You can’t drive through the green, pastoral country roads of Western North Carolina without seeing barns. It’s always fun to see a barn. Barns of all types and styles. Barns mostly in a state of disrepair. Barns that aren’t going to be in existence for the next generation to enjoy. I can’t imagine these mountain landscapes without barns.
The Appalachian Barn Alliance was created to preserve the memories of these barns and document their significant role in the history and development of this rural region. Through architectural drawings, photographs, and data collection the group has documented about 90 historic barns in Madison County, North Carolina. Read the rest of this entry
What do you give the guy who pretty much has everything? An experience of a lifetime.
My husband is a train-fanatic and for Father’s Day our daughter and I gave him a chance to be “At the Throttle” of the powerful, iconic 611 steam engine.
The massive engine is visiting the North Carolina Transportation Museum, on loan for a couple of weeks from the Virginia Museum of Transportation. The Norfolk and Western, Class J 611 historic engine was originally manufactured in Roanoke, VA in 1950, and was in regular service until ’59. Only 14 were ever built and this is the only engine still intact. $3.5 million was raised to restore the storied engine, and much of the work, including tests, repairs and refurbishing, was completed in Spencer at the NC Transportation Museum.
Although he didn’t get a chance to get it up to its full potential of 110 miles per hour, my husband loved feeling the power of the huge coal-guzzling machine as he chugged up and down the tracks, spewing clouds of black steam and soot, ringing the bells and blowing the deep, incredibly loud whistle.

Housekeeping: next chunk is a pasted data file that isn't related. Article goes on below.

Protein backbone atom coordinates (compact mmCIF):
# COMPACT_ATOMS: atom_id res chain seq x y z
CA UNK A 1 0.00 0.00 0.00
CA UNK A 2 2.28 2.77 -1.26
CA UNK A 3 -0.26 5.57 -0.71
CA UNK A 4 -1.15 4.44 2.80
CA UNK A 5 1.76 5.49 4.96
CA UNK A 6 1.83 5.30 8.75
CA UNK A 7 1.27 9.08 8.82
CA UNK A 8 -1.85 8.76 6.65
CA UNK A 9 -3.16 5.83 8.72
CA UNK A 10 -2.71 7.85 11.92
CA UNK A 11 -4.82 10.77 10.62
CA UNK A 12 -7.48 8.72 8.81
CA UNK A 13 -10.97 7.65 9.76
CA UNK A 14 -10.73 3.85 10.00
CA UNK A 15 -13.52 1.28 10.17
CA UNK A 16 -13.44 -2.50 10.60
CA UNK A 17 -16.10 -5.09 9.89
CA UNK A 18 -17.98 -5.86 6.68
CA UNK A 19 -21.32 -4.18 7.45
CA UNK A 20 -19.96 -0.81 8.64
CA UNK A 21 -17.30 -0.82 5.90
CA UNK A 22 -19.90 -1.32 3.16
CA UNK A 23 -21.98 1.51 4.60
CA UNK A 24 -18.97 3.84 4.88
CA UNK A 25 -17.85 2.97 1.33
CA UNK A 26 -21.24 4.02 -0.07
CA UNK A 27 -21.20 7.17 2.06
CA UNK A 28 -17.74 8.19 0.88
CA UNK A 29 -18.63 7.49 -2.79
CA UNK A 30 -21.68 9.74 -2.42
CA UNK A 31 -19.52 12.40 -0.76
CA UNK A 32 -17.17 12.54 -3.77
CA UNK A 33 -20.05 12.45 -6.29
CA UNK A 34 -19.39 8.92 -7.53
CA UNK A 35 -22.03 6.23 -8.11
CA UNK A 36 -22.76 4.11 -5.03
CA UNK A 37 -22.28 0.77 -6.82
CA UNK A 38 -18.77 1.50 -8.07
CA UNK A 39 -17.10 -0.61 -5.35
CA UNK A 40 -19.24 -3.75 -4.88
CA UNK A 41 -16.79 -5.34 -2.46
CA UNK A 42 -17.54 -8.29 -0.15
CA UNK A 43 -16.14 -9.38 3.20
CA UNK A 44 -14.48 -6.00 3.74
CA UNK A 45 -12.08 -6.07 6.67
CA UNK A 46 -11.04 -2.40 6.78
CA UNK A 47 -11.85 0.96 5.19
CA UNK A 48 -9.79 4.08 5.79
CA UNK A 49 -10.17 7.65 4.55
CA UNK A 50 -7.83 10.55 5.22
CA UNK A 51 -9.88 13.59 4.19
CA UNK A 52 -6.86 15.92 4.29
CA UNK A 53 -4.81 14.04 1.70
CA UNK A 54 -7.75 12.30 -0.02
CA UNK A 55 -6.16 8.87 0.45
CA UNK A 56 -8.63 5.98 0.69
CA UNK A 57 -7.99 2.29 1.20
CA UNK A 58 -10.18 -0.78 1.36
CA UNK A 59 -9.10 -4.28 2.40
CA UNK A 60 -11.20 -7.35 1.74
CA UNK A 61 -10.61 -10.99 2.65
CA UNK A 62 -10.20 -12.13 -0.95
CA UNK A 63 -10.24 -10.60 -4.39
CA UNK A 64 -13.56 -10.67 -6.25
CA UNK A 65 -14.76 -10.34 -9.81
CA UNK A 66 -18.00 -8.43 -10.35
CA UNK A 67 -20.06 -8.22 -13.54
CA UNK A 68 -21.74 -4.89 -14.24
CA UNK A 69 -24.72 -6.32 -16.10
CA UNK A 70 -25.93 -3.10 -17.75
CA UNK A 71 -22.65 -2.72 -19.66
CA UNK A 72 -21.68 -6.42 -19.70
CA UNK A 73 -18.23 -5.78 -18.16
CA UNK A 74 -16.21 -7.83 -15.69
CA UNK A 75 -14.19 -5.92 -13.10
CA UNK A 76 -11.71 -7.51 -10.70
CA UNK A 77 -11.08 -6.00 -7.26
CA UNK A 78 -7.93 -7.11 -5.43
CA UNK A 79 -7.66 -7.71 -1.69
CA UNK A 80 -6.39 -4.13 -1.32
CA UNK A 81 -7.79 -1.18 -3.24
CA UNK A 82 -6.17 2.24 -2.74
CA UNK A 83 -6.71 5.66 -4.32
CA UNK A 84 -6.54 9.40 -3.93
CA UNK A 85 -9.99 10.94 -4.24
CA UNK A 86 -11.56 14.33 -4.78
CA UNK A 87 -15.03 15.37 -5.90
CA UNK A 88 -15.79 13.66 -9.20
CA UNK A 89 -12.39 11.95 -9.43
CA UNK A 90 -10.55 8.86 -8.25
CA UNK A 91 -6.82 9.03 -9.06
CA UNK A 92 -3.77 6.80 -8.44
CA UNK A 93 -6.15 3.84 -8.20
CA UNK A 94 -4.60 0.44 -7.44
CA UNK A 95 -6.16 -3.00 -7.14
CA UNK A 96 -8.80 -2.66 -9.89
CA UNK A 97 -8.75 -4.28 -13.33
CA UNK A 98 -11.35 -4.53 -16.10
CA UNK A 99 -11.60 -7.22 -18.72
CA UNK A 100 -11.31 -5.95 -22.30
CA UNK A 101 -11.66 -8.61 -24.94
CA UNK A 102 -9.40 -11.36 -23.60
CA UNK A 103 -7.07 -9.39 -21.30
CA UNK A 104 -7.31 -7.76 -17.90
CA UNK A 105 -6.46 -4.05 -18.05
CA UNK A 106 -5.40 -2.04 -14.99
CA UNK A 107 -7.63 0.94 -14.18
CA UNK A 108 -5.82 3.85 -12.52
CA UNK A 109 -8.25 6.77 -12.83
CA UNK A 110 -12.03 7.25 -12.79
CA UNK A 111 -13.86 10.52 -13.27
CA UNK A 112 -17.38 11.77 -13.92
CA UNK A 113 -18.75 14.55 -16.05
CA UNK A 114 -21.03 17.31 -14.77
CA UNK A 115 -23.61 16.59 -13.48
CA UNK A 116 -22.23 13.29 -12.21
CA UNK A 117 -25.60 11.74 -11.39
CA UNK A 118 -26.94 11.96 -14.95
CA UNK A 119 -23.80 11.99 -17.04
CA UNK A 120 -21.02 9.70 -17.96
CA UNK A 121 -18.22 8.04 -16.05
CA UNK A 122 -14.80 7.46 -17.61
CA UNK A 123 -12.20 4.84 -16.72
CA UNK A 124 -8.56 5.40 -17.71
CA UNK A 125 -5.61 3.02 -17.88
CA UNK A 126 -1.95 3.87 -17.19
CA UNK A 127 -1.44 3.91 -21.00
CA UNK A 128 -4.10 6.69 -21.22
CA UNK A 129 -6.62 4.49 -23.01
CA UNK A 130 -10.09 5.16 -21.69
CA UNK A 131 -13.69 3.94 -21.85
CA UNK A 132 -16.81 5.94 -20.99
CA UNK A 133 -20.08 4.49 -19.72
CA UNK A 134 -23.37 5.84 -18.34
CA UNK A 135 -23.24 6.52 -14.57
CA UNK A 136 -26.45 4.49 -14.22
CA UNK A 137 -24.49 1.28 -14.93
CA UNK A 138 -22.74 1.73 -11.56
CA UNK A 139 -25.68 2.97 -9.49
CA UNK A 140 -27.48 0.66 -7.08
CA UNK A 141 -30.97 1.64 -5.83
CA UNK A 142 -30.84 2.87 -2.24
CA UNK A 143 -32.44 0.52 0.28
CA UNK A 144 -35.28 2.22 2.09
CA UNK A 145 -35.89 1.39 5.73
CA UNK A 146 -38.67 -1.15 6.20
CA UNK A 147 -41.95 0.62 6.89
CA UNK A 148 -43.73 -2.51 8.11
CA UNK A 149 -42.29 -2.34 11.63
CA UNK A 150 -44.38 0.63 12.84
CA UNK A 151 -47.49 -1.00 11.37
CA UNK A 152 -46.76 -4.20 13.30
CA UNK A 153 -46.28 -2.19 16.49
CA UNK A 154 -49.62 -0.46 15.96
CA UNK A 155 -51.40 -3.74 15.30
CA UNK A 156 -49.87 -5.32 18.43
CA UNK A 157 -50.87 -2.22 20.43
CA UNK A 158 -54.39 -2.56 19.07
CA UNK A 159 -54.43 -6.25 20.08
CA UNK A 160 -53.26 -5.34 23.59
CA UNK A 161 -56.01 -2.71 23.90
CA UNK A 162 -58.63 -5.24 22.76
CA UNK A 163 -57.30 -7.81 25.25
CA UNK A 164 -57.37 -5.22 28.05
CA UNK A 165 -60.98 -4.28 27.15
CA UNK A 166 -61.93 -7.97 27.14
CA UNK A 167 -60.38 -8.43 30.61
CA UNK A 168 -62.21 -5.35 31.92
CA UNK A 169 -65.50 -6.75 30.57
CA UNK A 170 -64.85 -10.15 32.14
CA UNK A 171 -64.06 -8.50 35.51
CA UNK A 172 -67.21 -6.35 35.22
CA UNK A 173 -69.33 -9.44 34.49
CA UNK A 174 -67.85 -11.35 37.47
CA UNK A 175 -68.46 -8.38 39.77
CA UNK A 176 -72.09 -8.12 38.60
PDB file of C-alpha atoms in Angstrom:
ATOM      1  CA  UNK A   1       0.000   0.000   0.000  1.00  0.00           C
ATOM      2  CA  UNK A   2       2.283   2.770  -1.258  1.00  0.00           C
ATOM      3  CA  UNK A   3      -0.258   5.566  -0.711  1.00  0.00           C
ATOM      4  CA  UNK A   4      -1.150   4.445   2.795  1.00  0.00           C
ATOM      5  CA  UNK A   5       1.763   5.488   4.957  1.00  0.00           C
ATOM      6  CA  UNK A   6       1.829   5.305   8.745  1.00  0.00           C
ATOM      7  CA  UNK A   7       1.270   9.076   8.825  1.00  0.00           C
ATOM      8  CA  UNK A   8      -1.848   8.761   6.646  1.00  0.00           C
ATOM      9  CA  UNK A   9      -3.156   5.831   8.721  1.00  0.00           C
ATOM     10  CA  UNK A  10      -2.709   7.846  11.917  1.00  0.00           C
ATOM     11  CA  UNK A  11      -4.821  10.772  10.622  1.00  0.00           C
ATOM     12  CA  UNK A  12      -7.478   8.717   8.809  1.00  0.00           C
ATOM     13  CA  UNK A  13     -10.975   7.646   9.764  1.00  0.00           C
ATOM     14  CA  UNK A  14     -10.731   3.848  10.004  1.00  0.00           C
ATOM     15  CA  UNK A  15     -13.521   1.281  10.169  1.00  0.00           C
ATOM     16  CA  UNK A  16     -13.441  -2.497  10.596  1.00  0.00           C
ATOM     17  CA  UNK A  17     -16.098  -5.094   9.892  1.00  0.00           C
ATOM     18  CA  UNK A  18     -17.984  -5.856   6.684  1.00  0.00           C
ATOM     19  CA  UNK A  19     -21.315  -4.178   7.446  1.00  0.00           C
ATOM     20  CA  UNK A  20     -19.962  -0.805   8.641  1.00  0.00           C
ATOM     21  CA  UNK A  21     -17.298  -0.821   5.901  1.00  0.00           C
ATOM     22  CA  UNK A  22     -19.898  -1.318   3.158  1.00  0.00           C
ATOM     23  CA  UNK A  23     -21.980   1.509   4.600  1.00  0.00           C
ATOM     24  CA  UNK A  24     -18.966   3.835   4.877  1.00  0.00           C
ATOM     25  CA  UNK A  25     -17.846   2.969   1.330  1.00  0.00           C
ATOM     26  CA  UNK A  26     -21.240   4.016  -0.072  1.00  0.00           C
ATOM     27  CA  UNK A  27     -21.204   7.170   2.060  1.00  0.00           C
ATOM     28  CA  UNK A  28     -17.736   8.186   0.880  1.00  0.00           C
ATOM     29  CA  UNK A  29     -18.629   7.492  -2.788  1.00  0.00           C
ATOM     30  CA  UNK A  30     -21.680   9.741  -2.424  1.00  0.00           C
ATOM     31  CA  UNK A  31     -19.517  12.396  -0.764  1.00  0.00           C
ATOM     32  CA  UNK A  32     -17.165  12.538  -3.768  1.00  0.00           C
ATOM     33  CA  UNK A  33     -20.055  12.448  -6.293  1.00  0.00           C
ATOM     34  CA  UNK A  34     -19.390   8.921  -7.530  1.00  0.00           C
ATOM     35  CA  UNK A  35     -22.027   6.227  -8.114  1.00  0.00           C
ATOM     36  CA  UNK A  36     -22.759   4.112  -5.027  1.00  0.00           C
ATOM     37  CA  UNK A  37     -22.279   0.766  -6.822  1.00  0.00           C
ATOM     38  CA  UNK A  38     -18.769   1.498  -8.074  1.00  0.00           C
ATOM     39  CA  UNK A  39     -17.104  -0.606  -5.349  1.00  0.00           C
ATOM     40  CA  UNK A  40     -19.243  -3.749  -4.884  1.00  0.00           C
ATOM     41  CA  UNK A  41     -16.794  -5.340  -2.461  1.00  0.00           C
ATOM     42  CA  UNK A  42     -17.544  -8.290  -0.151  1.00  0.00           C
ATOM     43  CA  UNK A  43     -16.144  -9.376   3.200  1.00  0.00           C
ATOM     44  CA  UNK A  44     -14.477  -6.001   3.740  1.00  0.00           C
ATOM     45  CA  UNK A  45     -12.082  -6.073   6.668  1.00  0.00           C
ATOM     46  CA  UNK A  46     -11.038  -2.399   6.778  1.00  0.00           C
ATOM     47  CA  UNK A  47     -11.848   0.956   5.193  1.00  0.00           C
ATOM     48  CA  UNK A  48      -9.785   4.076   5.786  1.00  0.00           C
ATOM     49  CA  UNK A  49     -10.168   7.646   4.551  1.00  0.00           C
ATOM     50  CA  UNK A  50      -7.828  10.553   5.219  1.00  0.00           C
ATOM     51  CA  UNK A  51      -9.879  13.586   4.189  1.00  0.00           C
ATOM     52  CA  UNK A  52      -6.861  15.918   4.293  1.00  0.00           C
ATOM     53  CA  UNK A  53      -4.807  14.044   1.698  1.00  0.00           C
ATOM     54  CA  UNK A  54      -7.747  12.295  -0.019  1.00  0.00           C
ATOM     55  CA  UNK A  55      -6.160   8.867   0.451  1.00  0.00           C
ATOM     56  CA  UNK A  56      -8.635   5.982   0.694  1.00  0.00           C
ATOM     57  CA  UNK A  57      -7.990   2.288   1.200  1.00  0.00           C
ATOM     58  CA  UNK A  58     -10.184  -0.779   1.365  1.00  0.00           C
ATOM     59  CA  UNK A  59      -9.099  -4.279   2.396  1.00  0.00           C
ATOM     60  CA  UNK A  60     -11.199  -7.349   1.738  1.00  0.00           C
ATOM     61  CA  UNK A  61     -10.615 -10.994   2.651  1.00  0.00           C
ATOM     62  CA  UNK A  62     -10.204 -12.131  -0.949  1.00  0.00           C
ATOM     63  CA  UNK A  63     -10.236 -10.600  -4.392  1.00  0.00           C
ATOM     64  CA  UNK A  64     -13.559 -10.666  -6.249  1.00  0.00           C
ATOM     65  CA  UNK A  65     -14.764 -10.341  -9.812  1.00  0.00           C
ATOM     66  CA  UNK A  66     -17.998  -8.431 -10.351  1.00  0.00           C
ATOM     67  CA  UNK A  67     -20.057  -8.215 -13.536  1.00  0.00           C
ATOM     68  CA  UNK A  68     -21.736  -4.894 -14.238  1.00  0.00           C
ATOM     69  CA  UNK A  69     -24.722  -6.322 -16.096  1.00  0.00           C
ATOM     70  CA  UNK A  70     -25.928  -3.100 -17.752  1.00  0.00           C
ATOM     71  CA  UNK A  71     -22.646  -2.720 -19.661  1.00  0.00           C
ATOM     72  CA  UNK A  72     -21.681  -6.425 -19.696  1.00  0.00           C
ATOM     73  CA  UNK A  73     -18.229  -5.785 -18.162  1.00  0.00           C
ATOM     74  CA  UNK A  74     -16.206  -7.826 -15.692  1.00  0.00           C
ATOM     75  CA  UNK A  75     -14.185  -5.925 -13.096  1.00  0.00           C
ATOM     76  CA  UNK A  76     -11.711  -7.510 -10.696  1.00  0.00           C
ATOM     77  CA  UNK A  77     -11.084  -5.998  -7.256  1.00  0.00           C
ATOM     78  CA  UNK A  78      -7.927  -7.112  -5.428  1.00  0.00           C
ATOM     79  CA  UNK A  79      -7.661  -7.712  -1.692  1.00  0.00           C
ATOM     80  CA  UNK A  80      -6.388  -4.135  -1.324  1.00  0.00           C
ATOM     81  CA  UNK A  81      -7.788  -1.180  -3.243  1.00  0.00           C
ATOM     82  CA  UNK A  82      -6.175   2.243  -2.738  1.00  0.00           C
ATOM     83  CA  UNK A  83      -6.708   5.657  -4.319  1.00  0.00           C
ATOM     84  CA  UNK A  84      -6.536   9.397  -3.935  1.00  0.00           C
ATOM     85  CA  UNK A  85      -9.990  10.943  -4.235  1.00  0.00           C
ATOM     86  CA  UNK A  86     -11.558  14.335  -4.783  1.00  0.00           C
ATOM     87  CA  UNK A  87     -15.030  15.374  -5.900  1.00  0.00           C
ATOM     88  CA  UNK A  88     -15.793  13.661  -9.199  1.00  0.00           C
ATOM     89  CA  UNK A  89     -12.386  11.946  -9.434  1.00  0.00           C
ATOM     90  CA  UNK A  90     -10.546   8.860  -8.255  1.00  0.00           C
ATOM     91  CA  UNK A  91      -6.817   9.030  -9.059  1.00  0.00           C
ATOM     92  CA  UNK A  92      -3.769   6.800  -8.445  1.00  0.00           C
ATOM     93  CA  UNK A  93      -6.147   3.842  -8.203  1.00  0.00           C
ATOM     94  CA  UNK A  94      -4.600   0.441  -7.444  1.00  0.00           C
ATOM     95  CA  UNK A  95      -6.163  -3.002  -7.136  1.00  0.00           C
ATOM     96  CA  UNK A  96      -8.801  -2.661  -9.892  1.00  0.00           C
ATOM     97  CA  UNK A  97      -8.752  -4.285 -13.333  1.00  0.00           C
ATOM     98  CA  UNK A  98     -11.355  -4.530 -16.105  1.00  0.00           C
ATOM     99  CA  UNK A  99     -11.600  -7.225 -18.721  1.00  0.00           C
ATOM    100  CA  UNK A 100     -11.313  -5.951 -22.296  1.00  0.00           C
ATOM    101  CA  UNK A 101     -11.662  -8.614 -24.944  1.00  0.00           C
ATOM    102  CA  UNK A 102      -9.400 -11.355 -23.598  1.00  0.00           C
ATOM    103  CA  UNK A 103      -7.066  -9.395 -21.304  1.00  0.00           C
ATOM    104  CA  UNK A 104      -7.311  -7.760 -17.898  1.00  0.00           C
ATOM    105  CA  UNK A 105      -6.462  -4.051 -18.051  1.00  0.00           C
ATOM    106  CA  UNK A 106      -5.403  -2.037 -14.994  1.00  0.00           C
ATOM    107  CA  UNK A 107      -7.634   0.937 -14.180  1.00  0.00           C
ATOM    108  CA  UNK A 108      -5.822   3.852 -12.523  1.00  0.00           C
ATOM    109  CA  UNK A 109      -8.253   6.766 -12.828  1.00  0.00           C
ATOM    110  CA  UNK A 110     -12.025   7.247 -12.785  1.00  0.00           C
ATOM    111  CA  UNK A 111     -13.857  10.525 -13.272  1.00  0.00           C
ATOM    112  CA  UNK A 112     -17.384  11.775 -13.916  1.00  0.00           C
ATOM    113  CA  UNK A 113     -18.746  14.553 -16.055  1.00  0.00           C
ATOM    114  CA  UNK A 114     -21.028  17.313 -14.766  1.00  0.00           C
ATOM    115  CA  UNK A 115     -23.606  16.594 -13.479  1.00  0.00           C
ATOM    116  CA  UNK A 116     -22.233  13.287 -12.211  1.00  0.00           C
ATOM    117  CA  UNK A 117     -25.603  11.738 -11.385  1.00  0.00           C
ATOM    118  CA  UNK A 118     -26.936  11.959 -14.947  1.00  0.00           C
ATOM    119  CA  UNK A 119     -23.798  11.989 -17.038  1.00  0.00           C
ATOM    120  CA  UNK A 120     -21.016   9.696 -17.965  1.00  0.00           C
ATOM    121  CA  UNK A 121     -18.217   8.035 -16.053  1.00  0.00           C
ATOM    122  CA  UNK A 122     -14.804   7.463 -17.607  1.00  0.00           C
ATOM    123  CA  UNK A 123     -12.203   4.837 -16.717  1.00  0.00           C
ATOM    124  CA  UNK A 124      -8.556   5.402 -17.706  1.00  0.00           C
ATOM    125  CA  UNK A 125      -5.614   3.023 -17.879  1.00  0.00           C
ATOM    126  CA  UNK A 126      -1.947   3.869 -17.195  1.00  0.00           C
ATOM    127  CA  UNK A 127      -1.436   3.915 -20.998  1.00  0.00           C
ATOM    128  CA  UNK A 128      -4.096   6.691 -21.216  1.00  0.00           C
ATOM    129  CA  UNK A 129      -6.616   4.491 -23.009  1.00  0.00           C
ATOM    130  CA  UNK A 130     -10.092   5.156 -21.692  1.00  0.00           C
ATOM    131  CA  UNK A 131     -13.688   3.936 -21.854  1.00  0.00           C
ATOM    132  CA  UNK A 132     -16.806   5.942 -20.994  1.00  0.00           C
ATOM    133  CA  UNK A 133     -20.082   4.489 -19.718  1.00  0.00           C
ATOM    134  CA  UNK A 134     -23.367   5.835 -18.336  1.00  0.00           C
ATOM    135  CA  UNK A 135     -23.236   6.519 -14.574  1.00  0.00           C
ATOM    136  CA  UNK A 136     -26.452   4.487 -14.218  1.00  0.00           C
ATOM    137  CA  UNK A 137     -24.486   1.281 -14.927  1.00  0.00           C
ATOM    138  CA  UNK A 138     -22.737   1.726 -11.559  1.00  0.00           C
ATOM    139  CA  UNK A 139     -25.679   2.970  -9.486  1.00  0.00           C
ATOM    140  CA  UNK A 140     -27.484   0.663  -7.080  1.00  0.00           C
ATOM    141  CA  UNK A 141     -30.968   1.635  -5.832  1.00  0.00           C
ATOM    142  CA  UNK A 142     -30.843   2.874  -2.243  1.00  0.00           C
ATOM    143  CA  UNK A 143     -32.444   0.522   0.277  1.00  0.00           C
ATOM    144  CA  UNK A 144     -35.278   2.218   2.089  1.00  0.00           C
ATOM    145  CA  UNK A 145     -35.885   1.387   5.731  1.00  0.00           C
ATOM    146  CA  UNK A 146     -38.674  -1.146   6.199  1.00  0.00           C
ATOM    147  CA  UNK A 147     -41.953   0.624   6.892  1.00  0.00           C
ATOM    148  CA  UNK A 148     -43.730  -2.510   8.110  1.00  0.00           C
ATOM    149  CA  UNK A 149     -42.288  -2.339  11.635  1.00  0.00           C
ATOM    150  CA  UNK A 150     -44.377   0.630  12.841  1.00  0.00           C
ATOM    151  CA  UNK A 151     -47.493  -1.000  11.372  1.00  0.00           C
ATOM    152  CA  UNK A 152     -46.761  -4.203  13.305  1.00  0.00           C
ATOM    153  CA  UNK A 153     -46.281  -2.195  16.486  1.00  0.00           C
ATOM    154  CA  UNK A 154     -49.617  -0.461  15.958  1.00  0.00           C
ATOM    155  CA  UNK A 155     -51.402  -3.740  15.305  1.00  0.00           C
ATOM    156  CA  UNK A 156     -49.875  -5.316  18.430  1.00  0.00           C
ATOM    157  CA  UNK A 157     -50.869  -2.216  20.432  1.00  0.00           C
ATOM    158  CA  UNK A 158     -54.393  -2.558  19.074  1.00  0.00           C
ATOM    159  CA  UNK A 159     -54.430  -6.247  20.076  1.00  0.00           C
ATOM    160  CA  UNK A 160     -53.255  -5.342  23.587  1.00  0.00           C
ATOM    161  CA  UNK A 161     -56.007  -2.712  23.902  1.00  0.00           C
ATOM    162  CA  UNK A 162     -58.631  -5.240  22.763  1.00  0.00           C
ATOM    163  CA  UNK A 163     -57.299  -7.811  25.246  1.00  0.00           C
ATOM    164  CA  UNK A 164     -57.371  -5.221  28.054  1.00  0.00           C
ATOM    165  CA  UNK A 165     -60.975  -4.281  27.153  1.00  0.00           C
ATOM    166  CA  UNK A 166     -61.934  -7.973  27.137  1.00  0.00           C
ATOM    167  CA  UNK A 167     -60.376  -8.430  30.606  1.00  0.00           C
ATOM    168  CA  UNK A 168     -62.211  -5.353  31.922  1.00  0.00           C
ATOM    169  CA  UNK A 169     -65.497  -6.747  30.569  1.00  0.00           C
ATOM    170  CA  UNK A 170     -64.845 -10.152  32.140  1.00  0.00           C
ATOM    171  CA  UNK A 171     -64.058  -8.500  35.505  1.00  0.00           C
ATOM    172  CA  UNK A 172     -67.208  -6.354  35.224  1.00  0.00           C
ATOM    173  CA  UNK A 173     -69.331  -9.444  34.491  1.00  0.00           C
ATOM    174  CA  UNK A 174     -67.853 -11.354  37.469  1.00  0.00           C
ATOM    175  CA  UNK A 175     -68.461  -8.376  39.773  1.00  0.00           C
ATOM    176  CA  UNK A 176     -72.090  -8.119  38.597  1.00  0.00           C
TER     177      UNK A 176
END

The museum regularly offers train rides and $1 rides of the turntable at the Roundhouse, as well as many special events throughout the year. The well-preserved campus houses an impressive array of engines, cabooses and special trains as well as exhibits explaining all other forms of transportation, model trains and more.
You can see everything from a hot air balloon basket to a life-size replica of the Wright Brothers Kitty Hawk plane in the section exploring air travel. Other areas are dedicated to all manner of road vehicles from early milk wagons, vintage fire trucks, tractors, antique trucks and cars, including a well-preserved Model A, T and R and Edsel. Two-wheeled vehicles are not forgotten and fans can see all sorts of bicycles and motor cycles.
NC Transportation Museum is in Spencer, in the central, Piedmont area. Museum days vary depending on the time of year. During summer months (March- October) the museum is open Tuesday through Sunday. Adults $6; Seniors & Military $5; Children 3-12 $4 and under 3, free. Admission plus Train Ride $12 for Adults; $10 Seniors & Military; $8 for Kids 3-12. Check the website for train ride times and special event details. www.nctrains.org 704.636.2889
Spencer has a district of historic shops across the street from the museum and the really cute, historic town of Salisbury is less than five minutes away.